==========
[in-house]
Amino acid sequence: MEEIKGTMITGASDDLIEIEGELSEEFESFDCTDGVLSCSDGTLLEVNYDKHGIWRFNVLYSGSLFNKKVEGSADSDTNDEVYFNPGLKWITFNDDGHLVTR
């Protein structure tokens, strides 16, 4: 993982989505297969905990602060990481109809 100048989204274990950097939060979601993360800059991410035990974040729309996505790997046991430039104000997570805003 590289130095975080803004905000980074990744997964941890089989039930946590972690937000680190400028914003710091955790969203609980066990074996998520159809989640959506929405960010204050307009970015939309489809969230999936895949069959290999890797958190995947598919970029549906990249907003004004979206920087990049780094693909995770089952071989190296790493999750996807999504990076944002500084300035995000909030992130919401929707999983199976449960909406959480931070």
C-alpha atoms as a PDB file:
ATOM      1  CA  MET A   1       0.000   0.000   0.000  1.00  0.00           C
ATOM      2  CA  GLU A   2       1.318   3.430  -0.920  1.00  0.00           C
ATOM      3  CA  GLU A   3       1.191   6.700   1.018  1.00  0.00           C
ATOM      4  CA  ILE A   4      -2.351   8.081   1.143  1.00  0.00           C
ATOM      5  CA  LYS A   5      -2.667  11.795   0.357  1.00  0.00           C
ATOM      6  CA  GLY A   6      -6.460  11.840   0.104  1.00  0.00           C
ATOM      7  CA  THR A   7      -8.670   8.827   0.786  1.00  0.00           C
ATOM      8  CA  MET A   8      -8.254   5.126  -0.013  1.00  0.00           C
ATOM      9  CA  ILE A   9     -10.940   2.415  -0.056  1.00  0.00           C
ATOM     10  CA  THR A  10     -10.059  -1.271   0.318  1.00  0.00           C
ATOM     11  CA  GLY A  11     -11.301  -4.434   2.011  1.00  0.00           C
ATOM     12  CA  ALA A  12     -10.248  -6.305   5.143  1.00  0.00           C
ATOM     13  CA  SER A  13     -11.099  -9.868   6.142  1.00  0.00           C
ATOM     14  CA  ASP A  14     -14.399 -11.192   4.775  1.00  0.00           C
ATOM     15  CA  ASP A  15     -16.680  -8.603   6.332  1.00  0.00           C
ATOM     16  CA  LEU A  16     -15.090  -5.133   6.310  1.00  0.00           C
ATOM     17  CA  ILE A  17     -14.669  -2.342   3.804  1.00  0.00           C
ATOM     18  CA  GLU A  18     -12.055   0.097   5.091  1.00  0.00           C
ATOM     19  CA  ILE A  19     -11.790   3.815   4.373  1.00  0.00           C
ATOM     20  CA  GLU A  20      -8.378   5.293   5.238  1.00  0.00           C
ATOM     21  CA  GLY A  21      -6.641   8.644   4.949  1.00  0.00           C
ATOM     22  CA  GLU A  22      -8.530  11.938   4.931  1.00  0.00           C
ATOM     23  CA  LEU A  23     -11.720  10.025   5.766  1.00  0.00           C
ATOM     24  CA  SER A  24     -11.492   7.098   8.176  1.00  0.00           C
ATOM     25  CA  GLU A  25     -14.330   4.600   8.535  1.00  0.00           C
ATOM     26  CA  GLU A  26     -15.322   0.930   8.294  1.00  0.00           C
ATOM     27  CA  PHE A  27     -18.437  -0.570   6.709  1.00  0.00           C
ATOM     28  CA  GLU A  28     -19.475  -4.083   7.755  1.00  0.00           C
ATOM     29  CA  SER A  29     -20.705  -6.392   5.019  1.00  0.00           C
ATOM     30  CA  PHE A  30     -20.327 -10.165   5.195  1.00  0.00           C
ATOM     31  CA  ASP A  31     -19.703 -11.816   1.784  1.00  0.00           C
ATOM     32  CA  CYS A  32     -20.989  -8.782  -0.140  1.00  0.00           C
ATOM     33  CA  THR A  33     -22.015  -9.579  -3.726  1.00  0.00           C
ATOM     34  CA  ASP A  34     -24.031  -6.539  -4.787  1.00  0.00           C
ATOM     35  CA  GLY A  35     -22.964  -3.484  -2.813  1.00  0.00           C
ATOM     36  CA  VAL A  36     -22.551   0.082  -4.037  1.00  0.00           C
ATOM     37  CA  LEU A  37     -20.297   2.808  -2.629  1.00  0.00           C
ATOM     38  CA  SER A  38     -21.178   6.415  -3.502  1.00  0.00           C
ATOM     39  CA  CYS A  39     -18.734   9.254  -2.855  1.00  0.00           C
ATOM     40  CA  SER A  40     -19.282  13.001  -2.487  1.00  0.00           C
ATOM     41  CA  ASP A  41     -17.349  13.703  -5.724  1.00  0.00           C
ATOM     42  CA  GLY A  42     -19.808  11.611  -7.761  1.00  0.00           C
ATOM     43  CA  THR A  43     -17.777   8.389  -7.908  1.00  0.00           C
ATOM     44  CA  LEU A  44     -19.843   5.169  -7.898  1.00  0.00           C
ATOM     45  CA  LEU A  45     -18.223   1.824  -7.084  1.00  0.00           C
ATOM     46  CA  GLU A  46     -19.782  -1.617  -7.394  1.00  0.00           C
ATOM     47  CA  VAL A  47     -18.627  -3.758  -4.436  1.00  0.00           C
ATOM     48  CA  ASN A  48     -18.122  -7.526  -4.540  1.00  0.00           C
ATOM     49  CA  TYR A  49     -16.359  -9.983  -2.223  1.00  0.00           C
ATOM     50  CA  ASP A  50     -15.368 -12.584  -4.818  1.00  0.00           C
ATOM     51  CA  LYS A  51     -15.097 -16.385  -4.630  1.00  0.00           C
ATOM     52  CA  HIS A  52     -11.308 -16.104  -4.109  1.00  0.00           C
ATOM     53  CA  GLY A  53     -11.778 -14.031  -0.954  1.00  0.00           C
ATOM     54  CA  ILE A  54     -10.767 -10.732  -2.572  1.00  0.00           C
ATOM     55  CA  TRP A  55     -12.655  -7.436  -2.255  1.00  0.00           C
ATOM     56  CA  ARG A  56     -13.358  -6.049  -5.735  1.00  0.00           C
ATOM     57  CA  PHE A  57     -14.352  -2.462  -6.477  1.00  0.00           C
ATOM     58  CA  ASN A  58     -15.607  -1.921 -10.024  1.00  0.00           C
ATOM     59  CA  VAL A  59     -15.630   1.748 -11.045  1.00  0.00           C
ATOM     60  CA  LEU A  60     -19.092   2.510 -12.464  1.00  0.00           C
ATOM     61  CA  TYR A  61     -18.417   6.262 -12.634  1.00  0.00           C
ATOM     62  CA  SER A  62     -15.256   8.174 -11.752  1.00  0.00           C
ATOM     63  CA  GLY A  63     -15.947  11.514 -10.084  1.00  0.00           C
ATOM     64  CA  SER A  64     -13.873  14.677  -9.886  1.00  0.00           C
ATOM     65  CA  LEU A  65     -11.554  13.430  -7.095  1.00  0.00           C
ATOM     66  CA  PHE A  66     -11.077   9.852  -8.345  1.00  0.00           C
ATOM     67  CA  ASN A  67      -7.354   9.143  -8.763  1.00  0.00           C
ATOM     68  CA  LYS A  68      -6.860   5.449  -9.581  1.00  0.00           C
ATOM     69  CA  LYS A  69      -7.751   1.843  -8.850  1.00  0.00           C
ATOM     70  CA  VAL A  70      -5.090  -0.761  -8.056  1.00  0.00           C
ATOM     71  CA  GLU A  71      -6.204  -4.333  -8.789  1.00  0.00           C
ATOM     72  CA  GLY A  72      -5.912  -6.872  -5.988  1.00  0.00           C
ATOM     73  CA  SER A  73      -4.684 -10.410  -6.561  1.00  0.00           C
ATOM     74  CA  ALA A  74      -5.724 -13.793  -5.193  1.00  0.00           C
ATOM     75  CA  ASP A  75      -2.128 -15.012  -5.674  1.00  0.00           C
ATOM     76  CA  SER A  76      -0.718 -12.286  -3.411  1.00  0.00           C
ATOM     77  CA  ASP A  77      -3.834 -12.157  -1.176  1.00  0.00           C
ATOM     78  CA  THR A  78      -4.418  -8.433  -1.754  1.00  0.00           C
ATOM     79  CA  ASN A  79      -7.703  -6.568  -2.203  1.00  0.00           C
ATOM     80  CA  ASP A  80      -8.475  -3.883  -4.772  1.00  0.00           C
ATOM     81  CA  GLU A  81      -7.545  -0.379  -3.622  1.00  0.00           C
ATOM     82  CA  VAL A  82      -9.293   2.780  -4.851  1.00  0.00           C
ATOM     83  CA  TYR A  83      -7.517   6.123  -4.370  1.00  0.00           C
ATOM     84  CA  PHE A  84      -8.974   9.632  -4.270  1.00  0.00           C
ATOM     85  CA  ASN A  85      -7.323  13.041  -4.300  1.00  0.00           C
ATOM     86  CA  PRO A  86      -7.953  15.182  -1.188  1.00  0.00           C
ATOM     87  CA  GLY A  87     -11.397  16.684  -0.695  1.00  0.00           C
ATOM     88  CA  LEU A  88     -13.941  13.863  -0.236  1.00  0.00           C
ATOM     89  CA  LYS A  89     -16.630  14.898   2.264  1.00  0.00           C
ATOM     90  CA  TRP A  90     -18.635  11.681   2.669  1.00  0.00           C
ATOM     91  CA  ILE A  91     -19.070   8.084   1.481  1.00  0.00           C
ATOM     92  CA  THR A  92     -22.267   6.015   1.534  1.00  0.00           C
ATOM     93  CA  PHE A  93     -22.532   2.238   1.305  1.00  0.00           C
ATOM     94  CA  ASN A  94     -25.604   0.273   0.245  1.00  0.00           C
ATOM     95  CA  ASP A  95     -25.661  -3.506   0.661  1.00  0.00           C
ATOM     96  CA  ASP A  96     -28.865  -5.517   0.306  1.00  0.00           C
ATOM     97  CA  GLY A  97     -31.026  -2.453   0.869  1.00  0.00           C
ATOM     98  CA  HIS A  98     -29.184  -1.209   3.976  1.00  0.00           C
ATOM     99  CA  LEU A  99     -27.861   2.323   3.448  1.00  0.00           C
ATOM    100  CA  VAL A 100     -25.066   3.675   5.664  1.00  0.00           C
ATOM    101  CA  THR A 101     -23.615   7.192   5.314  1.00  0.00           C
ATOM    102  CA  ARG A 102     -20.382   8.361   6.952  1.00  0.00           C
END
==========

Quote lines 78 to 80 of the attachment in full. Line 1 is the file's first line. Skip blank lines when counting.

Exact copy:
ATOM     74  CA  ALA A  74      -5.724 -13.793  -5.193  1.00  0.00           C
ATOM     75  CA  ASP A  75      -2.128 -15.012  -5.674  1.00  0.00           C
ATOM     76  CA  SER A  76      -0.718 -12.286  -3.411  1.00  0.00           C